Local oil prices plummet due to economic downturn.

A PTT filling station on Vivavadi Rangsit road now displays different types of fuel after diesel prices dropped to 32 baht per liter on Monday. The decline in prices is attributed to falling global oil prices and economists fear a global recession. Experts are examining the relationship between oil prices and the economic downturn to determine if this trend will continue into 2023.

The Petroleum Fuel Fund Office (Ofo) blames the decline in oil prices on the contraction of the economy, especially as central banks raise interest rates. Wisak Watanasap, director of Ofo, expects global oil prices to fall slightly if interest rates continue to rise. Economists anticipate central banks, particularly the U.S. Federal Reserve and the European Central Bank, to continue raising interest rates, which will reduce fuel consumption slightly.

Last year, the World Bank warned that central banks’ decision to raise interest rates in response to high inflation could lead to a global recession in 2023 when economic activity slows. In response, the Fed raised the benchmark rate by another 0.25 percentage points earlier this month, making it the 10th straight hike in the past 14 months. Meanwhile, the ECB also resolved to raise three main interest rates for refinancing operations, marginal credit facilities and deposit facilities.

According to TMBT Thanachart Bank’s research center, ttb analytics, the central bank monetary policy committee is expected to raise the benchmark interest rate by 0.25 percentage points from the current 1.75% at its next meeting on May 31. Wisak said higher interest rates should indirectly lower global oil prices and ease the financial burden on the National Petroleum and Fuels Fund, which was in the red last year after spending billions of baht to subsidize domestic diesel prices when energy prices soared in the aftermath of the Russia-Ukraine war.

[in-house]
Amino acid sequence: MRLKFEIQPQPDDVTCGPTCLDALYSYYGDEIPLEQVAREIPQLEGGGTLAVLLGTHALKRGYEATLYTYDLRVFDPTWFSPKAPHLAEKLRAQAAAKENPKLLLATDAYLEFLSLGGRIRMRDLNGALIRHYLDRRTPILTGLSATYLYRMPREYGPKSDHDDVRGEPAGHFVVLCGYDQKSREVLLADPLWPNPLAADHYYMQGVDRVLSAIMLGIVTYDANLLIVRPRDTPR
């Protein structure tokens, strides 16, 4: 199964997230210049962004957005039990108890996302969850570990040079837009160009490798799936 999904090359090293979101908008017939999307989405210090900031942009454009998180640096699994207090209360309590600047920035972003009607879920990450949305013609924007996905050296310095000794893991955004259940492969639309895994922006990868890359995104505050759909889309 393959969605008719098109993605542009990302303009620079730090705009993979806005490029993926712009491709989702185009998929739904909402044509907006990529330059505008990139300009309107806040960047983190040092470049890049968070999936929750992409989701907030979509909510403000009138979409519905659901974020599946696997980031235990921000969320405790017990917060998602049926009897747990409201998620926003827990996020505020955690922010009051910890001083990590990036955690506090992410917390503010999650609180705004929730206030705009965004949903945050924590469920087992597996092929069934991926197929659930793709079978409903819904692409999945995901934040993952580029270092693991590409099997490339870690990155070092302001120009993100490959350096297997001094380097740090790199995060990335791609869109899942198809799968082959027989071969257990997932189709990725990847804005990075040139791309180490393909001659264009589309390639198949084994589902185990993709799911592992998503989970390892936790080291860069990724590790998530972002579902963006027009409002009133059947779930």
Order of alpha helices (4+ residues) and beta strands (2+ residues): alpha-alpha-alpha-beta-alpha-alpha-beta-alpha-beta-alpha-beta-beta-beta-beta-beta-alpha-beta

Ofo predicts that oil prices will continue falling barring surprises from major oil producers and geopolitical conflicts. The benchmark price for Dubai crude fell from $91.13 a barrel in October to an average of $78.5 a barrel in March. Global oil prices are expected to continue falling to an average of $85 to $95 a barrel in 2023 as the global economy slows. PTT Prism’s Nitipat Sendaochai expects oil supply to slightly exceed demand this year, but global oil prices remain volatile, rising any time supply is disrupted.

Despite a weak economic outlook, oil prices are being pushed up by growing fears of tight supplies after the Organization of the Petroleum Exporting Countries (OPEC) and its allies decided to cut production. According to the Ministry of Energy and Business, overall fuel consumption rose to levels above 2019 in the first quarter of this year, but then fell during the pandemic.

From January to March 2023, fuel demand will average 161 million liters per day (MLD), up 5.65% from 151 MLD in the first quarter of last year. Diesel consumption increased by 0.2% year-on-year to 76.4 MLD. The ministry also reported that demand for gasoline, gasohol, and jet fuel has increased.

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